Amid these crises, the African Group of Negotiators (AGN), currently led by Zambia, took steps to represent the continent at COP28.
As we battle fossil fuel production, some African climate experts and activists say all fossil production should be abandoned as there is no evidence that oil and gas-rich nations like Nigeria have reinvested oil wealth in renewables or even in development, but a strong pushback by the European Union has been witnessed.
Former African Union climate advisor Faten Aggad stated that this controversy positions the continent between a hard place and a rock.
“Both sides of the argument are actually right; Africa is vulnerable when oil prices crash and that confirms what the activists are saying and whether we like it or not industry and trade are moving to renewables with major economies launching trade measures that threaten African countries,” she commented.
Aggad also referred to the EU’s Carbon Border Adjustment Mechanism, which will see importers of goods taxed based on the amount of CO2 emitted during their production.
“We are being sold this dream of renewables but we barely have any investments in it, gas is the only option available to Africa,” stated Aggad.
Nonetheless, the AGN at COP-28 will propose that developed countries stop investing in fossil fuel projects by 2030 and let developing nations fill that gap.
Kenya at COP-28
Kenya’s President, William Ruto, an African climate advocate, will be joining other 100 heads of state in Abu Dhabi to advocate for Kenya and Africa’s climate agenda in his capacity as the chair of the Committee of African Heads of State and Government on Climate Change (CAHOSCC).
In a statement by the State House spokesperson Hussein Mohammed, Ruto plans to stress action for a transformative and sustainable climate urgently needed to change the world’s current trend.
“Leveraging COP-28, President Ruto aims to enhance collaboration, share best practices, and advance Africa and Kenya’s priorities on the global climate agenda,” the statement read.
Ruto will also give an address on behalf of Africa, highlighting the continent’s priorities while building on the historic African Leaders Nairobi Declaration adopted at the inaugural Africa Climate Summit held in Nairobi in September 2023.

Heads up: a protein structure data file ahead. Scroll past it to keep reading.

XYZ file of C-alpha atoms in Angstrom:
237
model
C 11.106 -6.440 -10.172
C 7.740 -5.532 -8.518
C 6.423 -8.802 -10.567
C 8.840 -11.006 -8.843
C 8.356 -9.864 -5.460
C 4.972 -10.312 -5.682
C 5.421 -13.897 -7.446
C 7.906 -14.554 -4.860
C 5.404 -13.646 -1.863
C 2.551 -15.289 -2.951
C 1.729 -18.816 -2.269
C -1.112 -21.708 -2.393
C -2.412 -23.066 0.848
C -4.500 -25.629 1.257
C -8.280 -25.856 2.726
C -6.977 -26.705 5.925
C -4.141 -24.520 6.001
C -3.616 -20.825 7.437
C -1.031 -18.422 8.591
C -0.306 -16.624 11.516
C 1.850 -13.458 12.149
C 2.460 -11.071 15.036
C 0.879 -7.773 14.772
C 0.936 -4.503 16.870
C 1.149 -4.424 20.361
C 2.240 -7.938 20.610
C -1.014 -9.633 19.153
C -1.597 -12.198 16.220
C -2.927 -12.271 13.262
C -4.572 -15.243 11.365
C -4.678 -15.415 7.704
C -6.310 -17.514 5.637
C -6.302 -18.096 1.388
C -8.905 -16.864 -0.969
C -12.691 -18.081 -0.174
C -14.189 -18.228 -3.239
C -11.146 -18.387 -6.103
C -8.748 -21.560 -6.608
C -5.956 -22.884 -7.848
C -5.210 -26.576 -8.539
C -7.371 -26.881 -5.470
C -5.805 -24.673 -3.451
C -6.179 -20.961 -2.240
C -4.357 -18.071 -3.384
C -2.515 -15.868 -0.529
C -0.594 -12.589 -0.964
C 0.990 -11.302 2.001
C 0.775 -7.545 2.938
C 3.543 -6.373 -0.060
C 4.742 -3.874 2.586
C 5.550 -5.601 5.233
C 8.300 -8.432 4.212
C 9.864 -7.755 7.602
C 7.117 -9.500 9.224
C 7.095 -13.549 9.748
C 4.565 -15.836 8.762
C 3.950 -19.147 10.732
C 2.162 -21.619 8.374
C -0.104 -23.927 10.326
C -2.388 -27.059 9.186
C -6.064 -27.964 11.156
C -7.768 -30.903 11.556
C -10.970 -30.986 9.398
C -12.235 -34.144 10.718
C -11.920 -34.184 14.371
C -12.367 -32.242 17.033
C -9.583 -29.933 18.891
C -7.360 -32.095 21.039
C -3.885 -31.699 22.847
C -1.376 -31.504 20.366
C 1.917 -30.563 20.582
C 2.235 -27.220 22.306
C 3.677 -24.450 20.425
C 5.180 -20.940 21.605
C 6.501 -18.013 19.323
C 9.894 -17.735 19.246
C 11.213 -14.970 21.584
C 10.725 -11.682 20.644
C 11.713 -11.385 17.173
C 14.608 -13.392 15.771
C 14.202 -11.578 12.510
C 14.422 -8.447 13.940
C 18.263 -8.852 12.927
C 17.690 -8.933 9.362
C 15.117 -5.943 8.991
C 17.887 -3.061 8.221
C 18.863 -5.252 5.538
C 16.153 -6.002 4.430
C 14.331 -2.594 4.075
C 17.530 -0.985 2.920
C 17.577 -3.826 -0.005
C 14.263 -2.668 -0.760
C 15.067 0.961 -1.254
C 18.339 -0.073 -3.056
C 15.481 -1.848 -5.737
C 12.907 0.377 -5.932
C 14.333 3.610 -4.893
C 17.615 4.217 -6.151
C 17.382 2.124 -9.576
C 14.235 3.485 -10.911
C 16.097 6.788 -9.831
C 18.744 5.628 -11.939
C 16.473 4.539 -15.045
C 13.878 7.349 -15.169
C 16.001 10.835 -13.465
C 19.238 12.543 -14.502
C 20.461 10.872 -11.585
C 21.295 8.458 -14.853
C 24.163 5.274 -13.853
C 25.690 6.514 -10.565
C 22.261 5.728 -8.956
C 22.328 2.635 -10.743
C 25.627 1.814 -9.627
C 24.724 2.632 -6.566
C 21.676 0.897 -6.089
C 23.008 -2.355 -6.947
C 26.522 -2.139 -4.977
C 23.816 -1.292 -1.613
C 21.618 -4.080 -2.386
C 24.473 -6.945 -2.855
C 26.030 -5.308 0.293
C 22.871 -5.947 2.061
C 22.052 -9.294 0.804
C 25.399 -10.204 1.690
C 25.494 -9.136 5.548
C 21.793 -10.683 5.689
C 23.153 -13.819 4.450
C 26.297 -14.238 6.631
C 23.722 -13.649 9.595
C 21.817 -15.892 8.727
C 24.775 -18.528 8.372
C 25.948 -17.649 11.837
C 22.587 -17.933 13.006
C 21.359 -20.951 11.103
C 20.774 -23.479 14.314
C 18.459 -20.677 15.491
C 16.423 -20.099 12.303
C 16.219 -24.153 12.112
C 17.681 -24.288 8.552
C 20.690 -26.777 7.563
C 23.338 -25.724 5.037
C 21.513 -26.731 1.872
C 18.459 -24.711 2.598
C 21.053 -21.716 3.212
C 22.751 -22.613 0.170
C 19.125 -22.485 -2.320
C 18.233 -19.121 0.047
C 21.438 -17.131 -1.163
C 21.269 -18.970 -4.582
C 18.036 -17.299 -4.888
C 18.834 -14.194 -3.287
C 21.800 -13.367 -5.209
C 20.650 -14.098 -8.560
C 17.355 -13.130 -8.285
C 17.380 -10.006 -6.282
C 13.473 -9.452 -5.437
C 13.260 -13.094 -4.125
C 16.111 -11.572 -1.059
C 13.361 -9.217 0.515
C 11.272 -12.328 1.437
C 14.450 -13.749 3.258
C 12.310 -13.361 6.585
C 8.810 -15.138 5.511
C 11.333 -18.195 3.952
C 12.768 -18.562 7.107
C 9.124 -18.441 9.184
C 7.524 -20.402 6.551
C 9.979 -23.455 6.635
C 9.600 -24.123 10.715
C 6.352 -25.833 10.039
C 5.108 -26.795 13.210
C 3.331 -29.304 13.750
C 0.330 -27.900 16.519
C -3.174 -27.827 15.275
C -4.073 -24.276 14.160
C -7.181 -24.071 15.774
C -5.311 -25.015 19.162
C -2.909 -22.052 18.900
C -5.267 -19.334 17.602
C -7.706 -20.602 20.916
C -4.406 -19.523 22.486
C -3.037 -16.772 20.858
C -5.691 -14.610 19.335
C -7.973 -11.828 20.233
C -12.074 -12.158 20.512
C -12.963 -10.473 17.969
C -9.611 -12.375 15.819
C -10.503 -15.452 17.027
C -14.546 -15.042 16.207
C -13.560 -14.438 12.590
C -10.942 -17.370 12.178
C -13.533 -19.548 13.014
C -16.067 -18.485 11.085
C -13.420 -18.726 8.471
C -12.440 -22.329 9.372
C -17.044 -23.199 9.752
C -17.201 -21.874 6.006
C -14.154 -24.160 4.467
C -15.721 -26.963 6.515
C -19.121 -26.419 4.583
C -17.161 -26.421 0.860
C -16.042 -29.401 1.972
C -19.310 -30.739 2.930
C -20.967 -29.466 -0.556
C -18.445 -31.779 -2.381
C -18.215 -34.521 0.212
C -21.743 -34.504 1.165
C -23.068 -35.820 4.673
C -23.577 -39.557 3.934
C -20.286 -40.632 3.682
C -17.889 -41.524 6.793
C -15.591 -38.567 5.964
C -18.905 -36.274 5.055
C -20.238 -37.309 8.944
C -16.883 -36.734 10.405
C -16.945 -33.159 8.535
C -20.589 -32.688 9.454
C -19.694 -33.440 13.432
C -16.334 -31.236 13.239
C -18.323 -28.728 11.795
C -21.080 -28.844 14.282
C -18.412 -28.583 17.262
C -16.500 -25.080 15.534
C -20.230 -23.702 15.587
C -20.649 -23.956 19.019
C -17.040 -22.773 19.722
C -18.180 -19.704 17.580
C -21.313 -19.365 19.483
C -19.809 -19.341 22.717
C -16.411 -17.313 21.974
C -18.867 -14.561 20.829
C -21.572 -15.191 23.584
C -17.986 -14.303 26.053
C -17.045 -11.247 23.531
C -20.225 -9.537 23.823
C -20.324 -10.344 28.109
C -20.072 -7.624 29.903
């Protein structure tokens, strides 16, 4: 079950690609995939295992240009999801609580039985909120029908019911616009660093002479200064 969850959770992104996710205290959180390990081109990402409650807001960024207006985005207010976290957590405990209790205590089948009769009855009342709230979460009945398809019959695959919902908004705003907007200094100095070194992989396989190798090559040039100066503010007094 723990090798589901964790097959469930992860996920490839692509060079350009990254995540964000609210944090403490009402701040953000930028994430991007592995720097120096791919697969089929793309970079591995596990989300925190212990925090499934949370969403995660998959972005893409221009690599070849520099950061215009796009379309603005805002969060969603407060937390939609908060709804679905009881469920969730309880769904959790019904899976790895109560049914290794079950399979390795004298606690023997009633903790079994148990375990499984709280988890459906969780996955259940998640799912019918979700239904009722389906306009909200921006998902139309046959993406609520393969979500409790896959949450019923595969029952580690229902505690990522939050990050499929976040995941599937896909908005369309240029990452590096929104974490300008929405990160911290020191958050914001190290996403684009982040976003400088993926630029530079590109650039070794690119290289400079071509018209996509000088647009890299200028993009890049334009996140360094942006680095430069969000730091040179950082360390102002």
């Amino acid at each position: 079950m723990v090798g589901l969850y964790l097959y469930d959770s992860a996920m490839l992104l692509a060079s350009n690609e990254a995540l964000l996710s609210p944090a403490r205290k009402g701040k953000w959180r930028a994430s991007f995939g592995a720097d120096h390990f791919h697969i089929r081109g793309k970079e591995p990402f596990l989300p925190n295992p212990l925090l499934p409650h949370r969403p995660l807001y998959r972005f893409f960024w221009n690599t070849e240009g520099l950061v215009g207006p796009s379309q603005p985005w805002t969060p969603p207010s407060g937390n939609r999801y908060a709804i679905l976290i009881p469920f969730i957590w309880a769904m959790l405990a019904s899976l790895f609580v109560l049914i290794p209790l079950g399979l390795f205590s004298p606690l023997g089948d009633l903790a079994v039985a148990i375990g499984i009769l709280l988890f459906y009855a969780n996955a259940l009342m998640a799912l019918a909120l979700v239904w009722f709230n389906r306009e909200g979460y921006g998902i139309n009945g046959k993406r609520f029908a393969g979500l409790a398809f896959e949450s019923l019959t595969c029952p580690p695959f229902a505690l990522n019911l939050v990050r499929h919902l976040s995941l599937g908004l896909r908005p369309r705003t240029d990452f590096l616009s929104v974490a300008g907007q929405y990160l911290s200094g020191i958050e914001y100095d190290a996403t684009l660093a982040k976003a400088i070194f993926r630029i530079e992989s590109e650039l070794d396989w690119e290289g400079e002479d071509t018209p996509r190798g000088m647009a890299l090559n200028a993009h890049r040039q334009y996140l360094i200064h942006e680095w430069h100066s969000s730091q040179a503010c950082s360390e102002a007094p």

He will participate in the summit till December 2, when he will jet back to the country.
Why is COP-28 important?
Since the Paris Agreement in 2015, subsequent climate conferences have centered on implementing its main objective, ‘curbing global temperature rise’.
These gatherings revealed the blueprint shifted focus to implementation, and COP28 is poised to be a turning point.
Unlike other climate summits, COP28 aims not only to agree on ‘WHAT’ stronger climate actions are needed but also to showcase ‘HOW’ these actions will be executed.
The summit has already proved to be a game changer, with the first global stocktake initiated at COP26 reaching finalization.
COP28 holds immense significance as a decisive moment, almost eight years post-Paris Agreement adoption and halfway through the 2030 Agenda.
Despite UN reports indicating a deviation from Paris goals, there is hope for the world as governments at COP-28 will chart a course for accelerated climate action.
In 2020, countries acted on national climate action plans, focusing on emission reduction and climate change adaptation.
As the next round of plans is slated for 2025, the outcome of the global stocktake could inspire countries to heighten ambition, setting new targets that go beyond existing policies and commitments.
With the fate of our planet hanging in the balance, COP28 becomes an opportunity to actively demonstrate how nations will contribute to the global fight against climate change.
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Around 70,000 participants attended the opening day of COP-28, including heads of state, government officials, industry leaders, academics, and the youth -it marked a crucial step toward collective action on climate change.